State Assemblyman Tom McClintock (R-Northridge) will discuss a proposed law that seeks to protect horse stable operators from lawsuits by injured riders, at a public meeting Thursday at Pierce College.
"We are asking that horseback riding be considered a dangerous sport like bungee jumping," said Mary Kaufman, an equine legislation spokeswoman.
According to Kaufman, the legislation--which has been voted down three times before by the state Senate Judiciary Committee--was first introduced in 1993 after a stable owner was successfully sued when a student fell off a horse and broke an arm.
"If someone falls off a horse, it's going to happen," said Assemblyman Bill Morrow (R-Oceanside), whose most recent version of the bill was defeated in January. "But people in this litigious society are trying to shoot down this extremely positive recreational activity."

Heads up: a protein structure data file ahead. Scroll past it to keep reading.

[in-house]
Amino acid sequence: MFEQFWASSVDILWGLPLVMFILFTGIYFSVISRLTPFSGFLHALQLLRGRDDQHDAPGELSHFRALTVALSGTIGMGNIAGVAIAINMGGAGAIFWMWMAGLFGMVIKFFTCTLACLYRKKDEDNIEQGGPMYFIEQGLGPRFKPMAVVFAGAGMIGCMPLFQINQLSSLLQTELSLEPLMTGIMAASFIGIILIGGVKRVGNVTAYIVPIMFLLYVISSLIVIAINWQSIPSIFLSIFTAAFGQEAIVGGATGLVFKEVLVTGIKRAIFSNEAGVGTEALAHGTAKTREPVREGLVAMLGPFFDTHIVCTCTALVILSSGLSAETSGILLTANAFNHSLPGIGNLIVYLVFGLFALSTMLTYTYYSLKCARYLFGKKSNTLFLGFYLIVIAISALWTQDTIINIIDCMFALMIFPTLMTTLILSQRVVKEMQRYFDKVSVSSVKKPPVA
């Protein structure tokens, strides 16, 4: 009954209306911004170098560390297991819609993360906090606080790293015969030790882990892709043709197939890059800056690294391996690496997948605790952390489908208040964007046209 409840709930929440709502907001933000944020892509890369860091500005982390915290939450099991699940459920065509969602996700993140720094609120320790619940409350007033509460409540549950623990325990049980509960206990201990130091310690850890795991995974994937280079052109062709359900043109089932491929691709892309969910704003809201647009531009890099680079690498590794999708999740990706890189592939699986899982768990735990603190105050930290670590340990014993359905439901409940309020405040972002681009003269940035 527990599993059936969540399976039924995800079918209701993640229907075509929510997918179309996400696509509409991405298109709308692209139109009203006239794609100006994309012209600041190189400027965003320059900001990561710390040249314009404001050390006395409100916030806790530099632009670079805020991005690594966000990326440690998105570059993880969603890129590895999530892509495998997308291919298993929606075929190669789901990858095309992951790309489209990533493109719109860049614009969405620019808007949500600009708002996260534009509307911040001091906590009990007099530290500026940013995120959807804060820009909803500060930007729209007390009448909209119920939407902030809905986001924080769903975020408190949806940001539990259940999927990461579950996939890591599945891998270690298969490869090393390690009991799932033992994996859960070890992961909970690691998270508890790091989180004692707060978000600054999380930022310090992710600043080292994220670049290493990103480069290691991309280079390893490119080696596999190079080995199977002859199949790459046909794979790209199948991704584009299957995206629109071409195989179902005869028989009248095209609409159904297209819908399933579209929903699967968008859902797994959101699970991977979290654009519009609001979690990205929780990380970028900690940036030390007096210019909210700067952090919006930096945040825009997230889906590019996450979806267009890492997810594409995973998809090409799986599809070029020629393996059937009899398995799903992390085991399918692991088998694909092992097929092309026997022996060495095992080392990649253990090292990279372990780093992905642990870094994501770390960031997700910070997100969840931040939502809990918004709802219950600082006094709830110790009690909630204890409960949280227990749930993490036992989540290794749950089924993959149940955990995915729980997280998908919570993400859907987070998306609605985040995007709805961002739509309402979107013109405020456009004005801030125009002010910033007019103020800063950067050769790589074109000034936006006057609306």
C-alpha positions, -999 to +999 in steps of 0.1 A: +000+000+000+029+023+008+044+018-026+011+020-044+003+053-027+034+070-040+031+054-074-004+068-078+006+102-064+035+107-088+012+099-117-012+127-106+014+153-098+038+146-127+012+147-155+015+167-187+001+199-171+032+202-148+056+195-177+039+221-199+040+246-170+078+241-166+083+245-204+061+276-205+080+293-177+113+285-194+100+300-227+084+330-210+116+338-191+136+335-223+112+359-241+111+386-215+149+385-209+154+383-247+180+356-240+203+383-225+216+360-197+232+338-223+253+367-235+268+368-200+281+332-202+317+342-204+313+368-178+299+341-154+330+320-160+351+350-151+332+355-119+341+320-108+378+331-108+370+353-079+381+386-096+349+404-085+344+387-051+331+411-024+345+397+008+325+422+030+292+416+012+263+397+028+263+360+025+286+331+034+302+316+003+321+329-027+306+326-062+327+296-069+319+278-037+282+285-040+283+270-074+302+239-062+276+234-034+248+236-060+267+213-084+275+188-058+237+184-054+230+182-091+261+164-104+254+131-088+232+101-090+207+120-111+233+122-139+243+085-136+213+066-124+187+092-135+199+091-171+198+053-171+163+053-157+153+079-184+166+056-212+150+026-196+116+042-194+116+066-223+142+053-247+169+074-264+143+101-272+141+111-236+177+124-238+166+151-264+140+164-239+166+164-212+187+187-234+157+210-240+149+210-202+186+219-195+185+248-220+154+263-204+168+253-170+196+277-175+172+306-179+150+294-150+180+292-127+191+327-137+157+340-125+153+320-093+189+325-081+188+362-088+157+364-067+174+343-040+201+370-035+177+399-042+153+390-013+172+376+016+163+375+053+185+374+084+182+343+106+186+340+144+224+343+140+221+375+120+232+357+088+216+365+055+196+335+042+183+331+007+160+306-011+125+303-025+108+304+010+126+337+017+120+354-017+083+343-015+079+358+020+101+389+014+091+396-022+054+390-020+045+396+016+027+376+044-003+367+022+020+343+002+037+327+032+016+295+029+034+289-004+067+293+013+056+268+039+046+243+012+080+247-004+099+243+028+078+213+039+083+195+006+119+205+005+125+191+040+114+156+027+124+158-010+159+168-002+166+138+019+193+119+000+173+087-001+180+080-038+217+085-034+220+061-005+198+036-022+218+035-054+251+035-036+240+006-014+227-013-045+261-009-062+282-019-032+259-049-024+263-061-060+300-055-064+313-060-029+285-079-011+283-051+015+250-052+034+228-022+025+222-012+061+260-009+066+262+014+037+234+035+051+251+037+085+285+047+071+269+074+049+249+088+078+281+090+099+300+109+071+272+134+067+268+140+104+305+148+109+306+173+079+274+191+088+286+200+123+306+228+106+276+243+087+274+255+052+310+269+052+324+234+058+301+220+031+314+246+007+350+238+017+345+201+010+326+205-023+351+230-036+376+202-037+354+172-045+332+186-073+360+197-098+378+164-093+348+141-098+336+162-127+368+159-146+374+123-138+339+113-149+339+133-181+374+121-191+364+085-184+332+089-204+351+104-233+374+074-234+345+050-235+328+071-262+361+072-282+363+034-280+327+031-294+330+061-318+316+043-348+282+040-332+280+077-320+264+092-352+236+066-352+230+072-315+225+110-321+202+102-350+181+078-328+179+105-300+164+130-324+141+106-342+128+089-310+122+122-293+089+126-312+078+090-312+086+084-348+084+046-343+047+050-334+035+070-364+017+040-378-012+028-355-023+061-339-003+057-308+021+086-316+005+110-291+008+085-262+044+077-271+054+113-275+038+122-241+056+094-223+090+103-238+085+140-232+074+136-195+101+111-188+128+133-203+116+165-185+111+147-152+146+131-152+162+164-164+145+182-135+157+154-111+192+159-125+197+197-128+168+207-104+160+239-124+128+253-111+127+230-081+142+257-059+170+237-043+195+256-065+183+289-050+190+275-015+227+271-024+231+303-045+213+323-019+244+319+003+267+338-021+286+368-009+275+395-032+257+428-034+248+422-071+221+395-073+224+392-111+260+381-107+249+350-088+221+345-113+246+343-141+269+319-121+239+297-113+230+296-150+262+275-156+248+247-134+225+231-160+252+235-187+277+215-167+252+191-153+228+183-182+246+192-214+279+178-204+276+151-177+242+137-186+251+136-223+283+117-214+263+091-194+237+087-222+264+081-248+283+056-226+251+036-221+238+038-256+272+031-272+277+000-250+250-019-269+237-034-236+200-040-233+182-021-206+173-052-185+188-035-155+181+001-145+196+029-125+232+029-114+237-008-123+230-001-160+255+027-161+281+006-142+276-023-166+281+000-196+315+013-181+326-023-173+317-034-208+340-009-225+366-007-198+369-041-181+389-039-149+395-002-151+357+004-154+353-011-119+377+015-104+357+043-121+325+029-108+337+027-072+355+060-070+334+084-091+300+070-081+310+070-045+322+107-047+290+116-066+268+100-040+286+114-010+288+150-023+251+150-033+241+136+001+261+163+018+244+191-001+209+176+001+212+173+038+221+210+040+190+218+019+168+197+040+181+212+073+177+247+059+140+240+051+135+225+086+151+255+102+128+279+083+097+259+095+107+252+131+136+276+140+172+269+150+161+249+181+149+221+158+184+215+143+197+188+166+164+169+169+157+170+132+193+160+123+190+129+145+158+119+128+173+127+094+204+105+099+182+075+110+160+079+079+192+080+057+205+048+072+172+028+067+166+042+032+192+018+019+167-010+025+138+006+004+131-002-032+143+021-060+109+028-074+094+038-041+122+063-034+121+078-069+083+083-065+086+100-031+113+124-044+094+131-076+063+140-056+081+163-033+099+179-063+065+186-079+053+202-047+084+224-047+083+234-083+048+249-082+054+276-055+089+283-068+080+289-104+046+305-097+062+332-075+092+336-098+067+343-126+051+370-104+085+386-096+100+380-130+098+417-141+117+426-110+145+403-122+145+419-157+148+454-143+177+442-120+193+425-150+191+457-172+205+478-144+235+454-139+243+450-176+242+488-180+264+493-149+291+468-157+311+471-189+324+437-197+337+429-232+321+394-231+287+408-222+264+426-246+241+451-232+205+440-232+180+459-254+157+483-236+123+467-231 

Morrow has drafted a new version of the bill that has yet to be heard by the committee.
Some stable owners said lawsuits have gotten out of control.
"[Lawsuits] are putting the horse business out of business," said Grace Mulligan, an Agoura Hills boarding stable owner.
But others, including Assemblywoman Sheila Kuehl (D-Santa Monica), disagreed. "This is about shifting the costs of injuries to the victim," Kuehl said.
The Consumer Attorneys of California--formerly the California Trial Lawyers Assn.--said they have also opposed the bill previously because it protects stable operators from intentional negligence.
"Consumers deserve protection far greater than that," said Sharon Arkin, a board member for the lawyers group.
Thursday's meeting will begin at 7 p.m. at Pierce College, 6201 Winnetka Ave., Agriculture Building, west end of campus.
Space is limited. To make reservations, call (818) 222-6279.